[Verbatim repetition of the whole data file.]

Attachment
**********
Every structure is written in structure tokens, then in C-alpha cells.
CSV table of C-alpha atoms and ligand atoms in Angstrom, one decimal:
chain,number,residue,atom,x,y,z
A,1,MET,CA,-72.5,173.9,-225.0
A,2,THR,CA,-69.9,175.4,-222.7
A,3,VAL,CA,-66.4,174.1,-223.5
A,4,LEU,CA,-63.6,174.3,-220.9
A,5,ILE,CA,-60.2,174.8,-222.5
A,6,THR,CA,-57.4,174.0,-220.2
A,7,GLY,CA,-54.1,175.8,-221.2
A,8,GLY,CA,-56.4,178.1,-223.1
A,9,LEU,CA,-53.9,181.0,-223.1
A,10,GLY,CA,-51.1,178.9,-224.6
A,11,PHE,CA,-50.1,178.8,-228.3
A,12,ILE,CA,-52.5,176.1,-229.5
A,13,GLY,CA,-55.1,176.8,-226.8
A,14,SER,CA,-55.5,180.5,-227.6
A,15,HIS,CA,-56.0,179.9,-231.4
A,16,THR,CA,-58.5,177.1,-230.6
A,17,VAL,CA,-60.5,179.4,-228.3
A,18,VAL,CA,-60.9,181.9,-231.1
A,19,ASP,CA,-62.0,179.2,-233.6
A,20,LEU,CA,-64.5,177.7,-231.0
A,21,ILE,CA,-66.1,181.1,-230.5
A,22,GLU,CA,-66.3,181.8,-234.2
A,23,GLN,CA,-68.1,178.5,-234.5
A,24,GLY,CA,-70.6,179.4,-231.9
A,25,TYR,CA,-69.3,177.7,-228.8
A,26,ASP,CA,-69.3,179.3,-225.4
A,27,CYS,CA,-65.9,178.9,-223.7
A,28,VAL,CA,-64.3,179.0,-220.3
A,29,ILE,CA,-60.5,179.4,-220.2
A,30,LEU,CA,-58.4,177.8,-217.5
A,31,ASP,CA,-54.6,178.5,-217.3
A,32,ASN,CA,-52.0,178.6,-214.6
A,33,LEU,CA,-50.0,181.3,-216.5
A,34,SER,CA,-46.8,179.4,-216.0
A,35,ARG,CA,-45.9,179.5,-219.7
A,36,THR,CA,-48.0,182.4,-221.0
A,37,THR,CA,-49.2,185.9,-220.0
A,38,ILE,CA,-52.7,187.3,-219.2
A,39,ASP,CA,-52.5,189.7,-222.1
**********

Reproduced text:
Every structure is written in structure tokens, then in C-alpha cells.
CSV table of C-alpha atoms and ligand atoms in Angstrom, one decimal:
chain,number,residue,atom,x,y,z
A,1,MET,CA,-72.5,173.9,-225.0
A,2,THR,CA,-69.9,175.4,-222.7
A,3,VAL,CA,-66.4,174.1,-223.5
A,4,LEU,CA,-63.6,174.3,-220.9
A,5,ILE,CA,-60.2,174.8,-222.5
A,6,THR,CA,-57.4,174.0,-220.2
A,7,GLY,CA,-54.1,175.8,-221.2
A,8,GLY,CA,-56.4,178.1,-223.1
A,9,LEU,CA,-53.9,181.0,-223.1
A,10,GLY,CA,-51.1,178.9,-224.6
A,11,PHE,CA,-50.1,178.8,-228.3
A,12,ILE,CA,-52.5,176.1,-229.5
A,13,GLY,CA,-55.1,176.8,-226.8
A,14,SER,CA,-55.5,180.5,-227.6
A,15,HIS,CA,-56.0,179.9,-231.4
A,16,THR,CA,-58.5,177.1,-230.6
A,17,VAL,CA,-60.5,179.4,-228.3
A,18,VAL,CA,-60.9,181.9,-231.1
A,19,ASP,CA,-62.0,179.2,-233.6
A,20,LEU,CA,-64.5,177.7,-231.0
A,21,ILE,CA,-66.1,181.1,-230.5
A,22,GLU,CA,-66.3,181.8,-234.2
A,23,GLN,CA,-68.1,178.5,-234.5
A,24,GLY,CA,-70.6,179.4,-231.9
A,25,TYR,CA,-69.3,177.7,-228.8
A,26,ASP,CA,-69.3,179.3,-225.4
A,27,CYS,CA,-65.9,178.9,-223.7
A,28,VAL,CA,-64.3,179.0,-220.3
A,29,ILE,CA,-60.5,179.4,-220.2
A,30,LEU,CA,-58.4,177.8,-217.5
A,31,ASP,CA,-54.6,178.5,-217.3
A,32,ASN,CA,-52.0,178.6,-214.6
A,33,LEU,CA,-50.0,181.3,-216.5
A,34,SER,CA,-46.8,179.4,-216.0
A,35,ARG,CA,-45.9,179.5,-219.7
A,36,THR,CA,-48.0,182.4,-221.0
A,37,THR,CA,-49.2,185.9,-220.0
A,38,ILE,CA,-52.7,187.3,-219.2
A,39,ASP,CA,-52.5,189.7,-222.1